George Washington Papers

From George Washington to Lafayette, 1 February 1784

To Lafayette

Mount Vernon 1st Feby 1784

At length my Dear Marquis I am become a private citizen on the banks of the Potomac, & under the shadow of my own Vine & my own Fig tree, free from the bustle of a camp & the busy scenes of public life, I am solacing myself with those tranquil enjoyments, of which the Soldier who is ever in pursuit of fame—the Statesman whose watchful days & sleepless Nights are spent in devising schemes to promote the welfare of his own—perhaps the ruin of other countries, as if this Globe was insufficient for us all—& the Courtier who is always watching the countenance of his Prince, in hopes of catching a gracious smile, can have very little conception. I am not only retired from all public employments, but I am retireing within myself; & shall be able to view the solitary walk, & tread the paths of private life with heartfelt satisfaction—Envious of none, I am determined to be pleased with all. & this my dear friend, being the order for my march, I will move gently down the stream of life, until I sleep with my Fathers.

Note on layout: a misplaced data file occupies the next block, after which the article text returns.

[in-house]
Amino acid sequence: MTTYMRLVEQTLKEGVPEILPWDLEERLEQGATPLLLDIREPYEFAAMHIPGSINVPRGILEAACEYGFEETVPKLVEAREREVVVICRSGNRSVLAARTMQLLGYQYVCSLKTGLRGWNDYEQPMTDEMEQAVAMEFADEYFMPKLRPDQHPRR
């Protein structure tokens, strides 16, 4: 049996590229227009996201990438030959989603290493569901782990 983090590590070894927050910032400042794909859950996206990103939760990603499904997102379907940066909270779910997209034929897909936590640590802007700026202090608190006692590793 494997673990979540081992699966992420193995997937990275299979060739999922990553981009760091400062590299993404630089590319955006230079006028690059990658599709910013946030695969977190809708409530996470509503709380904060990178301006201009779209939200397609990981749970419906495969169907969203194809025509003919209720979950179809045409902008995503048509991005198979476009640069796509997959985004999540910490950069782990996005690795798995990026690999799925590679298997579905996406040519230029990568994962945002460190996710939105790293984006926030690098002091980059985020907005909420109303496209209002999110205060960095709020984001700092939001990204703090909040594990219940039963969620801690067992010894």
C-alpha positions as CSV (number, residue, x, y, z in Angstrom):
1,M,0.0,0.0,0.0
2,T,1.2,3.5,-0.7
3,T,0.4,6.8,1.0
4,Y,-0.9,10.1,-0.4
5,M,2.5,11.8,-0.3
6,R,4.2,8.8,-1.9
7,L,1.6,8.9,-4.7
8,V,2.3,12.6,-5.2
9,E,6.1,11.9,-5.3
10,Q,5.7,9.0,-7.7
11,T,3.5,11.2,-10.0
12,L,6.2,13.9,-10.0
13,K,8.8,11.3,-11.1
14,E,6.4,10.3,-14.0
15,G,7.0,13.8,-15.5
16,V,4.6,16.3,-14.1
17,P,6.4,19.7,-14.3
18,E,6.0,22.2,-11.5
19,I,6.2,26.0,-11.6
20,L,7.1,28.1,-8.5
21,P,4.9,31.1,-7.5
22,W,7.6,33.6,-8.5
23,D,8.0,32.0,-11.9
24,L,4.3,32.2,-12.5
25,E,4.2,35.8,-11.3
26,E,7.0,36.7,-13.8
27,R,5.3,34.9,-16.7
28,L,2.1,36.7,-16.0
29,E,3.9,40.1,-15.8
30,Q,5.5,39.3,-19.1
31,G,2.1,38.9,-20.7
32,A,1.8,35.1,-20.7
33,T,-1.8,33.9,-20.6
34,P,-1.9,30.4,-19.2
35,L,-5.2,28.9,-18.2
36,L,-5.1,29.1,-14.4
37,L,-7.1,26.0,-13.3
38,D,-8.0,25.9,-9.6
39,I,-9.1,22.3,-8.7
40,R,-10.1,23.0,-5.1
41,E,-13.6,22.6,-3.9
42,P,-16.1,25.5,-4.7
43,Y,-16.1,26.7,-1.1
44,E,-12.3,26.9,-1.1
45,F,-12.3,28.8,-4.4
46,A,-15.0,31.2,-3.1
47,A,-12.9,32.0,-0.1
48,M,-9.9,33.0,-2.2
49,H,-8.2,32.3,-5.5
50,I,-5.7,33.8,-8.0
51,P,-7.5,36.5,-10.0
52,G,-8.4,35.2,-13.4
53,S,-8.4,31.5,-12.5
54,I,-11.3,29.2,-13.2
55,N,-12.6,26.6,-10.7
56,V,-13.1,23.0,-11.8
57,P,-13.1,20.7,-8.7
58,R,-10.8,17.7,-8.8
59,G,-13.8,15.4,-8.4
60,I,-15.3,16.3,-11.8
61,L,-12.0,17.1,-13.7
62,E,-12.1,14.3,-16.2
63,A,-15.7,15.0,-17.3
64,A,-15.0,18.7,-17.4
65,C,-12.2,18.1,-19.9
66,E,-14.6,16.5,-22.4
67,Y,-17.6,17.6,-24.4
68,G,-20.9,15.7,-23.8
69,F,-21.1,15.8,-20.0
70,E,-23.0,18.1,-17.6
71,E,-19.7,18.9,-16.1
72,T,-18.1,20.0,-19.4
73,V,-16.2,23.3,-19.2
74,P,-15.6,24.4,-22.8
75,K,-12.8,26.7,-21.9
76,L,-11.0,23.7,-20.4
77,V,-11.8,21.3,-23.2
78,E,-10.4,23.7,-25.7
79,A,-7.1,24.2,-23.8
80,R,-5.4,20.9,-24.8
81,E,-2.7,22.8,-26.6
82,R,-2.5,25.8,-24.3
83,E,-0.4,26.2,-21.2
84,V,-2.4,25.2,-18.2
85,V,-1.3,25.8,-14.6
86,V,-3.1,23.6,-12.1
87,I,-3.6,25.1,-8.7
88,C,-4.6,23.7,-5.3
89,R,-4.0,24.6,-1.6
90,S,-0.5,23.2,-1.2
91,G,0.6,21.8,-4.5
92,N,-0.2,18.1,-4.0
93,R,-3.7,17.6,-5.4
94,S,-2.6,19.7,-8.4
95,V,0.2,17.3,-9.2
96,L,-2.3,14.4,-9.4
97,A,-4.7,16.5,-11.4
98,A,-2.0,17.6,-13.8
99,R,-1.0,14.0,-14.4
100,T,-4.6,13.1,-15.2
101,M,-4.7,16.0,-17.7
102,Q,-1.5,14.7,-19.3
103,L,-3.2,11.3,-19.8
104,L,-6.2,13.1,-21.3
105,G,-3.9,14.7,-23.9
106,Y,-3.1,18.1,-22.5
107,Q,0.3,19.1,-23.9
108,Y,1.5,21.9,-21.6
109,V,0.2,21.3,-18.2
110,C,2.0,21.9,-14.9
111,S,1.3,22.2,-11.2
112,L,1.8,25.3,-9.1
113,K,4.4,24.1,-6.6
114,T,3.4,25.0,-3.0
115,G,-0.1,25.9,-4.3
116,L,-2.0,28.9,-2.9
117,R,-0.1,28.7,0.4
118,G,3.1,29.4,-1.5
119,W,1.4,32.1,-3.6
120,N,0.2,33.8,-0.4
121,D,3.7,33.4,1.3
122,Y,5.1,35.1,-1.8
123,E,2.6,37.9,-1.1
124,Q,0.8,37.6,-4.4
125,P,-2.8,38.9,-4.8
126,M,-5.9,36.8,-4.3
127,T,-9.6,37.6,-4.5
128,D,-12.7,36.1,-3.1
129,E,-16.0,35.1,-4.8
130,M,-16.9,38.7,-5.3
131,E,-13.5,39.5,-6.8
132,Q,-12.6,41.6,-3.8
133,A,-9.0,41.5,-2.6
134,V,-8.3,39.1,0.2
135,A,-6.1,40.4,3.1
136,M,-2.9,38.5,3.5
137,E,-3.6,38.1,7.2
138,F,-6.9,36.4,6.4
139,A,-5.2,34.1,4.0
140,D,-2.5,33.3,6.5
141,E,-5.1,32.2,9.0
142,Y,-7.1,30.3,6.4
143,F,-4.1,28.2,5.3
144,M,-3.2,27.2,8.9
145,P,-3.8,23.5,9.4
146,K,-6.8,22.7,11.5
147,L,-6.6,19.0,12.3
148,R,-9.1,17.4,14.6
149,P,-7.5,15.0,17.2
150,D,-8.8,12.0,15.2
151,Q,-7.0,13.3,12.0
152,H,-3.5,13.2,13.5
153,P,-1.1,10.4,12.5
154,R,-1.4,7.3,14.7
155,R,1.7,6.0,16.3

Except an introductory letter or two, & one countermanding my request respecting Plate, I have not written to you since the middle of Octobr by Genl Duportail.1 To inform you at this late hour, that the City of New York was evacuated by the British forces on the 25th of Novembr—that the American Troops took possession of it the same day, & delivered it over to the civil authority of the State—that good order, contrary to the expectation & predictions of G[enera]l Carleton, his Officers & all the loyalists, was immediately established—and that the harbour of New York was finally cleared of the British flag about the 5th or 6th of Decemr, would be an insult to your intelligence. And to tell you that I remained eight days in New York after we took possession of the City—that I was very much hurried during that time, which was the reason I did not write to you from thence—that taking Phila. in my way, I was obliged to remain there a week—that at Annapolis, where Congress were then, and are now sitting, I did, on the 23d of December present them my Commission, & made them my last bow—& on the Eve of Christmas entered these doors an older man by near nine years, than when I left them, is very uninteresting to any but myself. Since that period we have been fast locked up in frost & snow, & excluded in a manner from all kinds of intercourse, the winter having been, & still continues to be, extremely severe.